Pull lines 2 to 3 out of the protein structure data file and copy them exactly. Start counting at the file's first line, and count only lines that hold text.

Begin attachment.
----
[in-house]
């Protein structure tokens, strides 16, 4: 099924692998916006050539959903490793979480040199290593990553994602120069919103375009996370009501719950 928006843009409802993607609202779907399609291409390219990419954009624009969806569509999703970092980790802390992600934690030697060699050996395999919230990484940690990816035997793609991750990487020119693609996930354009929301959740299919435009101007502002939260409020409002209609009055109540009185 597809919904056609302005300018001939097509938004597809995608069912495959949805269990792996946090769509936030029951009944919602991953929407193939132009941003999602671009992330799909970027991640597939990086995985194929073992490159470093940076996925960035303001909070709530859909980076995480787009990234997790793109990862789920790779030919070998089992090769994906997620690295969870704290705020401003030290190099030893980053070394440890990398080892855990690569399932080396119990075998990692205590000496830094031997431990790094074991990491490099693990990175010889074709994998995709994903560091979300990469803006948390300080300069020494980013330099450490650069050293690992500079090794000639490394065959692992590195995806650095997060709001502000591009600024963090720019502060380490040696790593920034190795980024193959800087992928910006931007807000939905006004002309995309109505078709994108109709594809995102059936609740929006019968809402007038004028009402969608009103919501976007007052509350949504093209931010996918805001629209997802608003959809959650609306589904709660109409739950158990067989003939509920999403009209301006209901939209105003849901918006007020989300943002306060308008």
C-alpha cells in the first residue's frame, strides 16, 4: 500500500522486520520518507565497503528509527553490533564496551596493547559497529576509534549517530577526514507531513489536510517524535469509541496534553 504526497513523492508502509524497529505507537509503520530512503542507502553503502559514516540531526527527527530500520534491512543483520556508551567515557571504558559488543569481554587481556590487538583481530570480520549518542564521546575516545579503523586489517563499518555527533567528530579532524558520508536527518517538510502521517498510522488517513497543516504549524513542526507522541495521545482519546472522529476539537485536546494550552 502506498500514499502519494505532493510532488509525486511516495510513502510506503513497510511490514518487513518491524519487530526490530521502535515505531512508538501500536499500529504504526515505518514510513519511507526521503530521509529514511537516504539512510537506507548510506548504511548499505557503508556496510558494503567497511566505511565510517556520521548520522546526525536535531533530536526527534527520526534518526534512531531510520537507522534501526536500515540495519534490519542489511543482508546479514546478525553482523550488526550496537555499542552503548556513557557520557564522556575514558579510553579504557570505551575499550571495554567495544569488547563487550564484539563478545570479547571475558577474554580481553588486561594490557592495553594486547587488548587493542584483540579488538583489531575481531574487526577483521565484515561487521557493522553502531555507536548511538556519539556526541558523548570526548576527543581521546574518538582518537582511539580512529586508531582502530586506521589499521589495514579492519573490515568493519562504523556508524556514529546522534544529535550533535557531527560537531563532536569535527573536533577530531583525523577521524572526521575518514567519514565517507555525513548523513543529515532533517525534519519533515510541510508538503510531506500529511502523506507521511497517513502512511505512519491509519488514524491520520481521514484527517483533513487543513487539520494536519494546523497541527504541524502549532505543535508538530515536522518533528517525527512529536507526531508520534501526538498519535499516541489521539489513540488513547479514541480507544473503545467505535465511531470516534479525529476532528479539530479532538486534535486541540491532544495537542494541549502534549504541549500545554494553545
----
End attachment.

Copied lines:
């Protein structure tokens, strides 16, 4: 099924692998916006050539959903490793979480040199290593990553994602120069919103375009996370009501719950 928006843009409802993607609202779907399609291409390219990419954009624009969806569509999703970092980790802390992600934690030697060699050996395999919230990484940690990816035997793609991750990487020119693609996930354009929301959740299919435009101007502002939260409020409002209609009055109540009185 597809919904056609302005300018001939097509938004597809995608069912495959949805269990792996946090769509936030029951009944919602991953929407193939132009941003999602671009992330799909970027991640597939990086995985194929073992490159470093940076996925960035303001909070709530859909980076995480787009990234997790793109990862789920790779030919070998089992090769994906997620690295969870704290705020401003030290190099030893980053070394440890990398080892855990690569399932080396119990075998990692205590000496830094031997431990790094074991990491490099693990990175010889074709994998995709994903560091979300990469803006948390300080300069020494980013330099450490650069050293690992500079090794000639490394065959692992590195995806650095997060709001502000591009600024963090720019502060380490040696790593920034190795980024193959800087992928910006931007807000939905006004002309995309109505078709994108109709594809995102059936609740929006019968809402007038004028009402969608009103919501976007007052509350949504093209931010996918805001629209997802608003959809959650609306589904709660109409739950158990067989003939509920999403009209301006209901939209105003849901918006007020989300943002306060308008």
C-alpha cells in the first residue's frame, strides 16, 4: 500500500522486520520518507565497503528509527553490533564496551596493547559497529576509534549517530577526514507531513489536510517524535469509541496534553 504526497513523492508502509524497529505507537509503520530512503542507502553503502559514516540531526527527527530500520534491512543483520556508551567515557571504558559488543569481554587481556590487538583481530570480520549518542564521546575516545579503523586489517563499518555527533567528530579532524558520508536527518517538510502521517498510522488517513497543516504549524513542526507522541495521545482519546472522529476539537485536546494550552 502506498500514499502519494505532493510532488509525486511516495510513502510506503513497510511490514518487513518491524519487530526490530521502535515505531512508538501500536499500529504504526515505518514510513519511507526521503530521509529514511537516504539512510537506507548510506548504511548499505557503508556496510558494503567497511566505511565510517556520521548520522546526525536535531533530536526527534527520526534518526534512531531510520537507522534501526536500515540495519534490519542489511543482508546479514546478525553482523550488526550496537555499542552503548556513557557520557564522556575514558579510553579504557570505551575499550571495554567495544569488547563487550564484539563478545570479547571475558577474554580481553588486561594490557592495553594486547587488548587493542584483540579488538583489531575481531574487526577483521565484515561487521557493522553502531555507536548511538556519539556526541558523548570526548576527543581521546574518538582518537582511539580512529586508531582502530586506521589499521589495514579492519573490515568493519562504523556508524556514529546522534544529535550533535557531527560537531563532536569535527573536533577530531583525523577521524572526521575518514567519514565517507555525513548523513543529515532533517525534519519533515510541510508538503510531506500529511502523506507521511497517513502512511505512519491509519488514524491520520481521514484527517483533513487543513487539520494536519494546523497541527504541524502549532505543535508538530515536522518533528517525527512529536507526531508520534501526538498519535499516541489521539489513540488513547479514541480507544473503545467505535465511531470516534479525529476532528479539530479532538486534535486541540491532544495537542494541549502534549504541549500545554494553545